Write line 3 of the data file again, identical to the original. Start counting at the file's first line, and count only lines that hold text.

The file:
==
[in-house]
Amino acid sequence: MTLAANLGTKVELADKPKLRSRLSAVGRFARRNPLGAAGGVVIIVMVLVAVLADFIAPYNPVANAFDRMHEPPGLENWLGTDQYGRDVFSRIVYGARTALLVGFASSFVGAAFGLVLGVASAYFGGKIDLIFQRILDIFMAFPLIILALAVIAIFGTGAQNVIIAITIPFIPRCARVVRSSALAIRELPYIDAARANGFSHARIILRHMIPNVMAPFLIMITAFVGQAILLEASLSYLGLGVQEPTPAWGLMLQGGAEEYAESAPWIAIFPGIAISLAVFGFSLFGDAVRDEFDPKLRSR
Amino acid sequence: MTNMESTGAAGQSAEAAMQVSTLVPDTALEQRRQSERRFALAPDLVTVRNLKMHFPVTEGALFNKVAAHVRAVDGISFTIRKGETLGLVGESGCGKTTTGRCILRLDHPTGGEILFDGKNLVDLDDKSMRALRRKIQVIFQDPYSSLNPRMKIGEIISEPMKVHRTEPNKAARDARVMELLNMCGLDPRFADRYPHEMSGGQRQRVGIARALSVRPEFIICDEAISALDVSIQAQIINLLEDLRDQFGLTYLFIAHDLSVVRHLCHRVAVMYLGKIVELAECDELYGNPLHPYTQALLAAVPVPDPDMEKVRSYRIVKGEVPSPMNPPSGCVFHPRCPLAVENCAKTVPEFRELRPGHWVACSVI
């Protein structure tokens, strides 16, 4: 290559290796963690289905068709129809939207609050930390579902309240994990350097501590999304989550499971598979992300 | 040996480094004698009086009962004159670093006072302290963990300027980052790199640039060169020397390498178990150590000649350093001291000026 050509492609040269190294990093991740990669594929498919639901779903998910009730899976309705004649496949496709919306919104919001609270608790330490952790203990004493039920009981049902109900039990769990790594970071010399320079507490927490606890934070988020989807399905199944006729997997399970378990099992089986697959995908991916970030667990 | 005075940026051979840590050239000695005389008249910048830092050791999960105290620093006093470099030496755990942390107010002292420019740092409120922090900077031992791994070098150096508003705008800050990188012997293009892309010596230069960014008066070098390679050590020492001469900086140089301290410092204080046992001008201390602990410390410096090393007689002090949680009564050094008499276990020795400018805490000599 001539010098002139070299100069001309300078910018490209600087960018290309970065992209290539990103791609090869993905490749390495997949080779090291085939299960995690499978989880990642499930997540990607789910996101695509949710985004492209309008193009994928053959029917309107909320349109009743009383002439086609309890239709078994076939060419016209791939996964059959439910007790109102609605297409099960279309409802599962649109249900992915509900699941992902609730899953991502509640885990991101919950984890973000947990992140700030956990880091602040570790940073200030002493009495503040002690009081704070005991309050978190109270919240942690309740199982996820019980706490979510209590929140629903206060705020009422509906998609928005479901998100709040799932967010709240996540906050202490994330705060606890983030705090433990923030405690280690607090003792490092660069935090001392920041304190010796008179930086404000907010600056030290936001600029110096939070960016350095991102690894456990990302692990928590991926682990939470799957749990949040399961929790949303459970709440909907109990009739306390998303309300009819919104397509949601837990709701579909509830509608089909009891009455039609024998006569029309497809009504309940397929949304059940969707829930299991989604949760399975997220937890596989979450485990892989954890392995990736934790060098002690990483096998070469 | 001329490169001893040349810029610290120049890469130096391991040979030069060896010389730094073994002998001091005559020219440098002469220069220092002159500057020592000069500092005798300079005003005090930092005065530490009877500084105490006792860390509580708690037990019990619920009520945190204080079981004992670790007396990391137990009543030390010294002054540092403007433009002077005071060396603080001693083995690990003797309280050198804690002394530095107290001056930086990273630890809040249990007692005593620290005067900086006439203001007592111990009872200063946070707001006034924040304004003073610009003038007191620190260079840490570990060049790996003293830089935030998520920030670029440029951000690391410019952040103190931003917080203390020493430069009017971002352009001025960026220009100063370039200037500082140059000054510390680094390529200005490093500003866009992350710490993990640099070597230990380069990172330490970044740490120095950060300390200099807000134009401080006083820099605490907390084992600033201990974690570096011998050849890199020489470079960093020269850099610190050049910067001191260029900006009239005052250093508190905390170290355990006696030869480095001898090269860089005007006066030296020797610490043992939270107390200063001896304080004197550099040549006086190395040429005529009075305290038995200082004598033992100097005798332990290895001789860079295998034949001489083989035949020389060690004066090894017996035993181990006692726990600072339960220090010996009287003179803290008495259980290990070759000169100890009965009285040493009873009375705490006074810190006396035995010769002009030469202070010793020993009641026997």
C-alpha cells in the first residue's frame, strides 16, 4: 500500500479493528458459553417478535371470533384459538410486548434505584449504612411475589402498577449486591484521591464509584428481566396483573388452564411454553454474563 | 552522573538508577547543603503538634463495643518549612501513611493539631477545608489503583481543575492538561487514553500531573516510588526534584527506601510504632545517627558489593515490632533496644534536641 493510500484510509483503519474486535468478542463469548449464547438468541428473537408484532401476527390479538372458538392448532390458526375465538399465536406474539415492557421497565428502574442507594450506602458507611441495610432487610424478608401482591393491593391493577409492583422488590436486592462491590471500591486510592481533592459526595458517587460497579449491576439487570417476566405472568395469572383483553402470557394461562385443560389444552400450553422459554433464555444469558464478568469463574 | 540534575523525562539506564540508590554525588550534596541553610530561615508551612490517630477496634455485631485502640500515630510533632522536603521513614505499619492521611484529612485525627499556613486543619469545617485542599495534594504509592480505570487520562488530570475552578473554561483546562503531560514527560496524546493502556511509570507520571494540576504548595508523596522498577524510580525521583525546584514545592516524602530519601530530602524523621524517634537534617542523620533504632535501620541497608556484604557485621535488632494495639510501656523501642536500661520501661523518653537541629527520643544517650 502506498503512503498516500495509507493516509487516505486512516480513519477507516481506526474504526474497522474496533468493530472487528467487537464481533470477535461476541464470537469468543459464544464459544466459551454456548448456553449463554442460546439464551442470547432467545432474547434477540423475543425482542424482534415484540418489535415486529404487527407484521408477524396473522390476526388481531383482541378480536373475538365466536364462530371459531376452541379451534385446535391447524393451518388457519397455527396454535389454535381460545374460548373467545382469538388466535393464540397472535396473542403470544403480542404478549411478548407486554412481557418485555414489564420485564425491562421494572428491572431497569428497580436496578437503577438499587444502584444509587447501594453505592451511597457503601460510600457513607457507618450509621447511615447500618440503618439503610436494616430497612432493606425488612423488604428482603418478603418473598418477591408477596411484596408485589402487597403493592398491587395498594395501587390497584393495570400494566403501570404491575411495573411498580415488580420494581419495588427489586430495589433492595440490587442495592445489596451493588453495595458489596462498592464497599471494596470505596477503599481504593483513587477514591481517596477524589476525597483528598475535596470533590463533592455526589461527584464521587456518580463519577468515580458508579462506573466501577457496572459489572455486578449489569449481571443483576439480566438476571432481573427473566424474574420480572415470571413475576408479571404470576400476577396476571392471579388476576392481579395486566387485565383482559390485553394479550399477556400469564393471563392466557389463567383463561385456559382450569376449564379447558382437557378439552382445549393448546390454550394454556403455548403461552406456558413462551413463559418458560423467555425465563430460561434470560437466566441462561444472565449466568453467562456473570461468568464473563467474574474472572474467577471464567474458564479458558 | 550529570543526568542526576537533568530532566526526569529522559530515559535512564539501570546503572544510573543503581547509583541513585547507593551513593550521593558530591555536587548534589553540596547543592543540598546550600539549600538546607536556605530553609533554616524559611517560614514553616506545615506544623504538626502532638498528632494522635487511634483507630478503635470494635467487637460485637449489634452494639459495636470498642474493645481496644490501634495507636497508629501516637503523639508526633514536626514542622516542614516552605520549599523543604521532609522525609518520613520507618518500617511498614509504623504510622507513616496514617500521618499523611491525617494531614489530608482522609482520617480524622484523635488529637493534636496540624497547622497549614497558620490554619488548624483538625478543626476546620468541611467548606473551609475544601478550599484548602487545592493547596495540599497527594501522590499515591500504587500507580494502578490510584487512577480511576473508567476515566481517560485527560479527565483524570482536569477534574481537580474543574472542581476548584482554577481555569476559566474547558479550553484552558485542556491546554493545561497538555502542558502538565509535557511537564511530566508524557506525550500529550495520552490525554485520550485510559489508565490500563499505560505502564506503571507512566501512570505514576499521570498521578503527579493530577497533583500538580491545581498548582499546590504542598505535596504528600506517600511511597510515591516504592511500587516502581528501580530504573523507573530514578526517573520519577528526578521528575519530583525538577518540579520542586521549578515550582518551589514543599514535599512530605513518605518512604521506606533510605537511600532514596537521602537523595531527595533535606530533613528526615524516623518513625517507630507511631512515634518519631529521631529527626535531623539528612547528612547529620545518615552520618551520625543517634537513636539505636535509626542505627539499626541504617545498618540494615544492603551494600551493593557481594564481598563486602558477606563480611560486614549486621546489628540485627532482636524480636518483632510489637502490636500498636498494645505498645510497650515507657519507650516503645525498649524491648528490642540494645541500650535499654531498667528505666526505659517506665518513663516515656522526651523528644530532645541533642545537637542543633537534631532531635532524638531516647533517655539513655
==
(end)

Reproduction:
Amino acid sequence: MTNMESTGAAGQSAEAAMQVSTLVPDTALEQRRQSERRFALAPDLVTVRNLKMHFPVTEGALFNKVAAHVRAVDGISFTIRKGETLGLVGESGCGKTTTGRCILRLDHPTGGEILFDGKNLVDLDDKSMRALRRKIQVIFQDPYSSLNPRMKIGEIISEPMKVHRTEPNKAARDARVMELLNMCGLDPRFADRYPHEMSGGQRQRVGIARALSVRPEFIICDEAISALDVSIQAQIINLLEDLRDQFGLTYLFIAHDLSVVRHLCHRVAVMYLGKIVELAECDELYGNPLHPYTQALLAAVPVPDPDMEKVRSYRIVKGEVPSPMNPPSGCVFHPRCPLAVENCAKTVPEFRELRPGHWVACSVI